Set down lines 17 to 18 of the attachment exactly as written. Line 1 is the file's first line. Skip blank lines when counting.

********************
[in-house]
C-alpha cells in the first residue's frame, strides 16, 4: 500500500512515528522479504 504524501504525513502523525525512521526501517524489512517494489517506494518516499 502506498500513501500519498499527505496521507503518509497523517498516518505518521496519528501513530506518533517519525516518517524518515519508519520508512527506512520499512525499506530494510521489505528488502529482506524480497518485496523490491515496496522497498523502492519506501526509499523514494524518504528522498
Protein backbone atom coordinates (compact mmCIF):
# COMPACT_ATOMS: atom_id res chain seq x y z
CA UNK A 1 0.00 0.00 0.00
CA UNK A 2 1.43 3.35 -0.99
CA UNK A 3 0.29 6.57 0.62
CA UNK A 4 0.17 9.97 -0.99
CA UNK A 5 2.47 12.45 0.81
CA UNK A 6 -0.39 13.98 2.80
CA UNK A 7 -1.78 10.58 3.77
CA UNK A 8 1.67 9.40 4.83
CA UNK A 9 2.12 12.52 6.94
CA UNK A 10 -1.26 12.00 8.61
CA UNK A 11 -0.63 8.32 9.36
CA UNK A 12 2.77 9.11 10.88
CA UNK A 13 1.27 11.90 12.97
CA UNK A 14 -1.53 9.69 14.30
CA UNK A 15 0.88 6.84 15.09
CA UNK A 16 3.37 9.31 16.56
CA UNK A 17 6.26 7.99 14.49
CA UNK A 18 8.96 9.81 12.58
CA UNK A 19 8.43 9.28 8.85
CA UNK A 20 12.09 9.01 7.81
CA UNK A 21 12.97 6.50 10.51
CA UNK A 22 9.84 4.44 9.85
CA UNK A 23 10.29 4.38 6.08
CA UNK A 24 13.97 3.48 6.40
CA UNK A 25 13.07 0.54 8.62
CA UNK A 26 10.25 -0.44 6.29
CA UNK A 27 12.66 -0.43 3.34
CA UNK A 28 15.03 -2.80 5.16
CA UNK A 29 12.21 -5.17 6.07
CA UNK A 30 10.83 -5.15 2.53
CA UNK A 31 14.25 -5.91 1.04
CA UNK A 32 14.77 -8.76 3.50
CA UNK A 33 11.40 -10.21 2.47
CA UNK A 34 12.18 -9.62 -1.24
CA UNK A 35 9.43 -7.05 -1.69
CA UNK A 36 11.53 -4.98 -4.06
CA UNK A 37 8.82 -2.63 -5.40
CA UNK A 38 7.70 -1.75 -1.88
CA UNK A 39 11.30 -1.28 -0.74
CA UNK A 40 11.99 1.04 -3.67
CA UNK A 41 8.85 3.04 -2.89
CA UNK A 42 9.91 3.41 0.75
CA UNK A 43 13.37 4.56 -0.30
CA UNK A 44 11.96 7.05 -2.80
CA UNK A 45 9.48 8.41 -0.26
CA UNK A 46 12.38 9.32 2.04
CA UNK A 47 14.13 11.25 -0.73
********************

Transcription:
CA UNK A 13 1.27 11.90 12.97
CA UNK A 14 -1.53 9.69 14.30